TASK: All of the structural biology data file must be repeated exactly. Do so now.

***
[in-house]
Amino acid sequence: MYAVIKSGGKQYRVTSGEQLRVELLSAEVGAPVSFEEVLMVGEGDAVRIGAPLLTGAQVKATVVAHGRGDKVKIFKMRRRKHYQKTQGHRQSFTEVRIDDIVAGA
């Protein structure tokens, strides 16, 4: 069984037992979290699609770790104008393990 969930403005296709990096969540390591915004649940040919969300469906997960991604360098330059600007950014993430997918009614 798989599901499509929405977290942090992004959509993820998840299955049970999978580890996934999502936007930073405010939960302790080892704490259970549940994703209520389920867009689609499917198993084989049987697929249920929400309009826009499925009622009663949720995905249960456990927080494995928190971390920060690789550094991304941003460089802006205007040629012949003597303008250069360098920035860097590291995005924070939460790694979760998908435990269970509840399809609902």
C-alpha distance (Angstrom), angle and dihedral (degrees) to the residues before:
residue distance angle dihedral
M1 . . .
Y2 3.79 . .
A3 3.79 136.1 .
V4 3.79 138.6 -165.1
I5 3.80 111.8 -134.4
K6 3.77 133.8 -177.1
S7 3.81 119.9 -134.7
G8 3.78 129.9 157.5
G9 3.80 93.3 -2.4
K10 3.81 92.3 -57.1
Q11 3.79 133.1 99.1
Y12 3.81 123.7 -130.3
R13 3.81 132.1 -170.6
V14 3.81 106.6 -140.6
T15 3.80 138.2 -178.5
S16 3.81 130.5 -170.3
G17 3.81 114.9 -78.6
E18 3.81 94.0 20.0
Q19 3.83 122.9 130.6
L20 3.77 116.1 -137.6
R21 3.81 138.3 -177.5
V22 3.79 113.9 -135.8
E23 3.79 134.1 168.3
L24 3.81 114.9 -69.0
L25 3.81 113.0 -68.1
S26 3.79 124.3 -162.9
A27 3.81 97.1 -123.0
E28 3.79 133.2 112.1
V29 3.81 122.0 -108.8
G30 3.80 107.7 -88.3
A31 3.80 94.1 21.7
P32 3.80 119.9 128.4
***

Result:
[in-house]
Amino acid sequence: MYAVIKSGGKQYRVTSGEQLRVELLSAEVGAPVSFEEVLMVGEGDAVRIGAPLLTGAQVKATVVAHGRGDKVKIFKMRRRKHYQKTQGHRQSFTEVRIDDIVAGA
């Protein structure tokens, strides 16, 4: 069984037992979290699609770790104008393990 969930403005296709990096969540390591915004649940040919969300469906997960991604360098330059600007950014993430997918009614 798989599901499509929405977290942090992004959509993820998840299955049970999978580890996934999502936007930073405010939960302790080892704490259970549940994703209520389920867009689609499917198993084989049987697929249920929400309009826009499925009622009663949720995905249960456990927080494995928190971390920060690789550094991304941003460089802006205007040629012949003597303008250069360098920035860097590291995005924070939460790694979760998908435990269970509840399809609902």
C-alpha distance (Angstrom), angle and dihedral (degrees) to the residues before:
residue distance angle dihedral
M1 . . .
Y2 3.79 . .
A3 3.79 136.1 .
V4 3.79 138.6 -165.1
I5 3.80 111.8 -134.4
K6 3.77 133.8 -177.1
S7 3.81 119.9 -134.7
G8 3.78 129.9 157.5
G9 3.80 93.3 -2.4
K10 3.81 92.3 -57.1
Q11 3.79 133.1 99.1
Y12 3.81 123.7 -130.3
R13 3.81 132.1 -170.6
V14 3.81 106.6 -140.6
T15 3.80 138.2 -178.5
S16 3.81 130.5 -170.3
G17 3.81 114.9 -78.6
E18 3.81 94.0 20.0
Q19 3.83 122.9 130.6
L20 3.77 116.1 -137.6
R21 3.81 138.3 -177.5
V22 3.79 113.9 -135.8
E23 3.79 134.1 168.3
L24 3.81 114.9 -69.0
L25 3.81 113.0 -68.1
S26 3.79 124.3 -162.9
A27 3.81 97.1 -123.0
E28 3.79 133.2 112.1
V29 3.81 122.0 -108.8
G30 3.80 107.7 -88.3
A31 3.80 94.1 21.7
P32 3.80 119.9 128.4